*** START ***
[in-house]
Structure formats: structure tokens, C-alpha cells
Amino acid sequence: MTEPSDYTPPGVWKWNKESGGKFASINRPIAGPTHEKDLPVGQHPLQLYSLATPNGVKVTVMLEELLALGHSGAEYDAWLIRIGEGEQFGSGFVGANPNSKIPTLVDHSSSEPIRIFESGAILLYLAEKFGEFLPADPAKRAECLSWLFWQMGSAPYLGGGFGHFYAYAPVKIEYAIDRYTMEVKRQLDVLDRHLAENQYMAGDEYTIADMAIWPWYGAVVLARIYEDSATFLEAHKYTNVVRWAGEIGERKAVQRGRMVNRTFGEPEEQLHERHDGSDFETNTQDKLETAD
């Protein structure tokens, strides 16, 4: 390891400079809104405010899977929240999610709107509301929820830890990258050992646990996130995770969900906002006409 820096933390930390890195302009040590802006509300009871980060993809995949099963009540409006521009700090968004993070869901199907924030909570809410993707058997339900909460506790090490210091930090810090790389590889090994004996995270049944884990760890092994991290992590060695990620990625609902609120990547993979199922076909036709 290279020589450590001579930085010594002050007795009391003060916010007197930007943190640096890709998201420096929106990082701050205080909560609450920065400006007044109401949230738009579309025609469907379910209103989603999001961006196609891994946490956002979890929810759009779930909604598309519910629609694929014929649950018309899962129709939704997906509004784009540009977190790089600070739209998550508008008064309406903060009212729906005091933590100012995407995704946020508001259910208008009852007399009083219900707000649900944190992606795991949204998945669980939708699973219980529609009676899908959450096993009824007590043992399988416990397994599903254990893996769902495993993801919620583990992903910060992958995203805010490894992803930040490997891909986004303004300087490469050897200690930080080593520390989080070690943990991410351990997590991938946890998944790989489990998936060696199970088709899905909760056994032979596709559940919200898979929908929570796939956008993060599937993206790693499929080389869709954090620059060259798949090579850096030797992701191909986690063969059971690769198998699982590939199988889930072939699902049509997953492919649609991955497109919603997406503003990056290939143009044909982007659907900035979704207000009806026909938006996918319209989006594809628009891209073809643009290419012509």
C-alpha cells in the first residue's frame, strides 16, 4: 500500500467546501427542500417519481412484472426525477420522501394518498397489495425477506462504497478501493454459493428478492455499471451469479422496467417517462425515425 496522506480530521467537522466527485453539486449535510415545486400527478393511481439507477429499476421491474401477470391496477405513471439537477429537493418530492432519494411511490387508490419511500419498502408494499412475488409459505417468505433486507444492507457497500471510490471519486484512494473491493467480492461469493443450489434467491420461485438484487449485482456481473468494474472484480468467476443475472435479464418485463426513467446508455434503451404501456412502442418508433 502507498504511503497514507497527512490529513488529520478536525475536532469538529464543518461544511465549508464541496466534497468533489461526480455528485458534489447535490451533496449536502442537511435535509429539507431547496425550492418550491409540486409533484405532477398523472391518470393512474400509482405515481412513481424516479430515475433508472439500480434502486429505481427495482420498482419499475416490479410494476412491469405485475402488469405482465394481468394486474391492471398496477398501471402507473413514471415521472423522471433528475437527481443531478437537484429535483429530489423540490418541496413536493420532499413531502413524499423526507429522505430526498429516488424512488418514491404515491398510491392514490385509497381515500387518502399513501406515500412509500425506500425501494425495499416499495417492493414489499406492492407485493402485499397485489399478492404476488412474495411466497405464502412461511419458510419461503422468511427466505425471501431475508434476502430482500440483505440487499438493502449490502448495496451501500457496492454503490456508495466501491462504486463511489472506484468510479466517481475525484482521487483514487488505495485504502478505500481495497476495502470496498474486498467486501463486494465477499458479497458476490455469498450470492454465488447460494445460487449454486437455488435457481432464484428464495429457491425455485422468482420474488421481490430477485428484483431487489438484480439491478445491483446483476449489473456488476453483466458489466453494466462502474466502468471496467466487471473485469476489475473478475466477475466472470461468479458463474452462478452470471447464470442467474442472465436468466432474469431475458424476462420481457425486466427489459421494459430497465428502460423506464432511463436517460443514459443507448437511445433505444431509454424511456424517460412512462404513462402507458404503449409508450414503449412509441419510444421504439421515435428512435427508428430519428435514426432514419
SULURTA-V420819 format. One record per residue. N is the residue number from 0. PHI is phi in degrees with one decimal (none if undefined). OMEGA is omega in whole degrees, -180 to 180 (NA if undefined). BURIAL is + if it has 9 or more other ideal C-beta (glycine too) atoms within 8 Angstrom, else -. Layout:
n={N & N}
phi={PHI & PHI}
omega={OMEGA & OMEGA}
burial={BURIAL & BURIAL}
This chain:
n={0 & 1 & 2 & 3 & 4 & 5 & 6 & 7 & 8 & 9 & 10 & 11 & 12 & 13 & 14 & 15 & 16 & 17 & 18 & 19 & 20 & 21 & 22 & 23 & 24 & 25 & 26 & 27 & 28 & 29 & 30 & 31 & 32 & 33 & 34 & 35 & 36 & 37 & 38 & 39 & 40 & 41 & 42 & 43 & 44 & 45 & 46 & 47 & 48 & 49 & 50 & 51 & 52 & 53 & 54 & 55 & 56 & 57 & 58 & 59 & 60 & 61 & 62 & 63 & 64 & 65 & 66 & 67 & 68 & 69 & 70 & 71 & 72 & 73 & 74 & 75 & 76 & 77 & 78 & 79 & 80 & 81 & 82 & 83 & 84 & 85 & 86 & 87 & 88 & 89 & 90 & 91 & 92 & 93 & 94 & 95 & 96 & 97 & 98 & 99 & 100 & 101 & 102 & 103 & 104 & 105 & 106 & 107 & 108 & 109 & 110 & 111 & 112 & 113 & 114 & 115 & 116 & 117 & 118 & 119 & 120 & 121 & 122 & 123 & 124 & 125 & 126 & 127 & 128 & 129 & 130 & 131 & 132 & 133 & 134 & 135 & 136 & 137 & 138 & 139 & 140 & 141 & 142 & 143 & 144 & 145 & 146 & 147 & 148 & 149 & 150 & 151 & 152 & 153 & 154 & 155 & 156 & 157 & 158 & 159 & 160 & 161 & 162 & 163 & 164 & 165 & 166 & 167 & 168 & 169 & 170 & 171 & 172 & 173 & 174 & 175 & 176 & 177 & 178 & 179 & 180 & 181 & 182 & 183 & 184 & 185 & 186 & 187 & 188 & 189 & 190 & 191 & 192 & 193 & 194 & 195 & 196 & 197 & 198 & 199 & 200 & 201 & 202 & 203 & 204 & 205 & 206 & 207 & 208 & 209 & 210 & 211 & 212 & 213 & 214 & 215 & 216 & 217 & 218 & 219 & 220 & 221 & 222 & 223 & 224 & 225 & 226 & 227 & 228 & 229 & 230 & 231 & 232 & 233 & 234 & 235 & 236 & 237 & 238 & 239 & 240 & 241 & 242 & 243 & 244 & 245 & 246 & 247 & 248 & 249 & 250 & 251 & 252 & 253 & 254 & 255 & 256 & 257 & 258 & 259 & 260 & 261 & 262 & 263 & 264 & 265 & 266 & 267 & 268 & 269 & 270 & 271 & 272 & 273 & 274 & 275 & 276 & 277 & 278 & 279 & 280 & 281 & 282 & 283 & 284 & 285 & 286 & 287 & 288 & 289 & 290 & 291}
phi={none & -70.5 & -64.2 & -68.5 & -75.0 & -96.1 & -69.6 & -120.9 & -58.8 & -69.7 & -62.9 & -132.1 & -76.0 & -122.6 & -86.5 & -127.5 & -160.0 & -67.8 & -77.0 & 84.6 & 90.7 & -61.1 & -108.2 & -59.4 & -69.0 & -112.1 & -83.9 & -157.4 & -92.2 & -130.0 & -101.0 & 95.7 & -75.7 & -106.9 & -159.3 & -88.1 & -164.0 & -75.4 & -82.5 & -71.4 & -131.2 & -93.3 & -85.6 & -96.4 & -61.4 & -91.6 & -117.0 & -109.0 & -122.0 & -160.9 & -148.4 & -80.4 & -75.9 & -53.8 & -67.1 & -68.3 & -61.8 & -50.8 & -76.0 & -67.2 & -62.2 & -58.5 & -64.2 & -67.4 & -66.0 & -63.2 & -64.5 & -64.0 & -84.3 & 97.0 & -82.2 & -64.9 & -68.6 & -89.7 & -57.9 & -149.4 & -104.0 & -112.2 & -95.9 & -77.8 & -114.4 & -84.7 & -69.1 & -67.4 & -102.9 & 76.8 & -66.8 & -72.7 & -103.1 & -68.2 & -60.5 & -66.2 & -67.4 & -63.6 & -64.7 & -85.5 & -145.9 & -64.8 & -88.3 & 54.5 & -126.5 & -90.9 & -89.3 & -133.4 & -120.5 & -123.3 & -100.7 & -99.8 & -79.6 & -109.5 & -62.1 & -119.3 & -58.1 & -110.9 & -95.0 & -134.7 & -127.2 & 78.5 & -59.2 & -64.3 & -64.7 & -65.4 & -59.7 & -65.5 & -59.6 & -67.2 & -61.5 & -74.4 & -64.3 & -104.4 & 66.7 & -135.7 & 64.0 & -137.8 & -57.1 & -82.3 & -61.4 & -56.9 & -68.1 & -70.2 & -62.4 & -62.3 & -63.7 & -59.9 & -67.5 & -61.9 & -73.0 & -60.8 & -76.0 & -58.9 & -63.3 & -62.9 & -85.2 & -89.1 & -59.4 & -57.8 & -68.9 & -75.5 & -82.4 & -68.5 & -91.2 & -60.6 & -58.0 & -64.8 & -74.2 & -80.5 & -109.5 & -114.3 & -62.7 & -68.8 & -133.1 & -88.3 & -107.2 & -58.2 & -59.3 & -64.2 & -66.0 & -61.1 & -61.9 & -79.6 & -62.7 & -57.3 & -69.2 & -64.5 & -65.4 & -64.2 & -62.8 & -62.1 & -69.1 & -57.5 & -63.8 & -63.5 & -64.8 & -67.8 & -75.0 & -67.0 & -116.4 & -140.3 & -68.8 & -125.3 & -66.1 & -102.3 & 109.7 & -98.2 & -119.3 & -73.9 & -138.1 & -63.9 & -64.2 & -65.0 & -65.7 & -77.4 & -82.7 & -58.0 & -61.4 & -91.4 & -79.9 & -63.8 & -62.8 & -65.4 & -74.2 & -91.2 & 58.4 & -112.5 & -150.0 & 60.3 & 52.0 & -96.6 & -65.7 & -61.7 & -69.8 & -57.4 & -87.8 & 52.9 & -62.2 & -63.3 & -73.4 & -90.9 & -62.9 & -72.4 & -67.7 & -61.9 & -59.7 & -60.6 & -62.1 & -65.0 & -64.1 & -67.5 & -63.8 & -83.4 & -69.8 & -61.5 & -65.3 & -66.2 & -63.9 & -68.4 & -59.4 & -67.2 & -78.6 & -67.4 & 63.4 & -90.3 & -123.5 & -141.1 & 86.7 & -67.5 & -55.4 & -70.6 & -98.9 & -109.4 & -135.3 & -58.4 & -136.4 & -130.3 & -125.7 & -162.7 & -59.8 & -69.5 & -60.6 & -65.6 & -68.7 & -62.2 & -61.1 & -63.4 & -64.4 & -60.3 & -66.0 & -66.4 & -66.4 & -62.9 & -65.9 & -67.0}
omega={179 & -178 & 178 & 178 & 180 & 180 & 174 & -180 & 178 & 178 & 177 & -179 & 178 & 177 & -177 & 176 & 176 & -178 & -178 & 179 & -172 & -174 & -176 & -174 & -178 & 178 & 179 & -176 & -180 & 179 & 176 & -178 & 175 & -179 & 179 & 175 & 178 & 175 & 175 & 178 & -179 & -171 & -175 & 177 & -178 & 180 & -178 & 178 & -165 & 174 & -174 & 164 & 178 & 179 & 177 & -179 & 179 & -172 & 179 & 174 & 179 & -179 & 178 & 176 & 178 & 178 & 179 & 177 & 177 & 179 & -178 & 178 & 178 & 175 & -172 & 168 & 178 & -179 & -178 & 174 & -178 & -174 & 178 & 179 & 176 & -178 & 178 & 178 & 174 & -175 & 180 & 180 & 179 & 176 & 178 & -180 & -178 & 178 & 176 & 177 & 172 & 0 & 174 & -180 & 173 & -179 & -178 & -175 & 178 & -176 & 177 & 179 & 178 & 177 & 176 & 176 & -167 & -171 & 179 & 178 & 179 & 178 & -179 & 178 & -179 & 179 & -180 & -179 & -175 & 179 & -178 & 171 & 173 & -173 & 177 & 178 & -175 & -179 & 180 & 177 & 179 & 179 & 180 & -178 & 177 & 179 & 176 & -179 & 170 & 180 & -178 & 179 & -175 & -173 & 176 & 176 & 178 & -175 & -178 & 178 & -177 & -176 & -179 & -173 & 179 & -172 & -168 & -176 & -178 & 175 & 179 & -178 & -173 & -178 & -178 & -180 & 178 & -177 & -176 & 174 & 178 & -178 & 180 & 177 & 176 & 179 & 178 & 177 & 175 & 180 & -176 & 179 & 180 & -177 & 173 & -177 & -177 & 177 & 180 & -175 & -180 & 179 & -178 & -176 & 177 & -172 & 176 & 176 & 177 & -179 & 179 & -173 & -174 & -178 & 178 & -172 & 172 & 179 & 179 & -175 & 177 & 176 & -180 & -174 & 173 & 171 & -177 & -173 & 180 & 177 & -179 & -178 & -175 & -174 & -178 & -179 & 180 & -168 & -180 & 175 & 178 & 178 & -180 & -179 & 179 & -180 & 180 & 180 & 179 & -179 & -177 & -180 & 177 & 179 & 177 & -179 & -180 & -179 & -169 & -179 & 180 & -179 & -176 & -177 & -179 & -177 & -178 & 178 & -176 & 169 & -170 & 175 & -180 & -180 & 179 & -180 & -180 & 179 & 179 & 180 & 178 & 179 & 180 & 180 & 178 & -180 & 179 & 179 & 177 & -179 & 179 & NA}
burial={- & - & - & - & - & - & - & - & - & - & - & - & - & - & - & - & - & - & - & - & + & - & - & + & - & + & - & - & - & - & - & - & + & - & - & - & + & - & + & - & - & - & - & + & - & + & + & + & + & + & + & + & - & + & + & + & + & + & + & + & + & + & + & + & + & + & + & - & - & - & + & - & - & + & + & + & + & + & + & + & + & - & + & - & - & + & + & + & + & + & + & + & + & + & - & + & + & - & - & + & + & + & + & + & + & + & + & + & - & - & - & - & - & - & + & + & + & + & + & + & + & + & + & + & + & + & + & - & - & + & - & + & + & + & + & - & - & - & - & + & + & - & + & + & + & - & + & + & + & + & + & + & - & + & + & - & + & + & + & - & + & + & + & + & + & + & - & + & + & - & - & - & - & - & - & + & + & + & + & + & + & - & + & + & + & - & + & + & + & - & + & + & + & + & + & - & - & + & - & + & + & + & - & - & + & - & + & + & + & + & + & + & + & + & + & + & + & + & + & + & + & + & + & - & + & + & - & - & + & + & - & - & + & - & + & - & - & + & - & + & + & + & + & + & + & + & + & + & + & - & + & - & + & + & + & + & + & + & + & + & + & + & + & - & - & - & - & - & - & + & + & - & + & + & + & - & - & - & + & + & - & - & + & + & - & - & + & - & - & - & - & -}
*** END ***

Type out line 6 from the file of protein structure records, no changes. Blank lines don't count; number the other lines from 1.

SULURTA-V420819 format. One record per residue. N is the residue number from 0. PHI is phi in degrees with one decimal (none if undefined). OMEGA is omega in whole degrees, -180 to 180 (NA if undefined). BURIAL is + if it has 9 or more other ideal C-beta (glycine too) atoms within 8 Angstrom, else -. Layout: